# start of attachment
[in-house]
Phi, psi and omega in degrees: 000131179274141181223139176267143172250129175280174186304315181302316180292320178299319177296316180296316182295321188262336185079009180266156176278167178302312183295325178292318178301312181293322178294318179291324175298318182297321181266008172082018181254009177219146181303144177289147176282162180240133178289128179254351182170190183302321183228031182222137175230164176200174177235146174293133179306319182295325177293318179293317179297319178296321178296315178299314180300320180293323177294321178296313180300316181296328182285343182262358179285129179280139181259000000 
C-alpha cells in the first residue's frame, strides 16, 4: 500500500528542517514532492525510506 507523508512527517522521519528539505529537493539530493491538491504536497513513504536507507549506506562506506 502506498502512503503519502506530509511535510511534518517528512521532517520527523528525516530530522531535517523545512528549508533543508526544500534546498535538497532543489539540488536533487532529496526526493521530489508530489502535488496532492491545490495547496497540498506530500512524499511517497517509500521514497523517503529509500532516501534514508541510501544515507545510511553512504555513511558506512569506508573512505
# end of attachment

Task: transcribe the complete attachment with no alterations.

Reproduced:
[in-house]
Phi, psi and omega in degrees: 000131179274141181223139176267143172250129175280174186304315181302316180292320178299319177296316180296316182295321188262336185079009180266156176278167178302312183295325178292318178301312181293322178294318179291324175298318182297321181266008172082018181254009177219146181303144177289147176282162180240133178289128179254351182170190183302321183228031182222137175230164176200174177235146174293133179306319182295325177293318179293317179297319178296321178296315178299314180300320180293323177294321178296313180300316181296328182285343182262358179285129179280139181259000000 
C-alpha cells in the first residue's frame, strides 16, 4: 500500500528542517514532492525510506 507523508512527517522521519528539505529537493539530493491538491504536497513513504536507507549506506562506506 502506498502512503503519502506530509511535510511534518517528512521532517520527523528525516530530522531535517523545512528549508533543508526544500534546498535538497532543489539540488536533487532529496526526493521530489508530489502535488496532492491545490495547496497540498506530500512524499511517497517509500521514497523517503529509500532516501534514508541510501544515507545510511553512504555513511558506512569506508573512505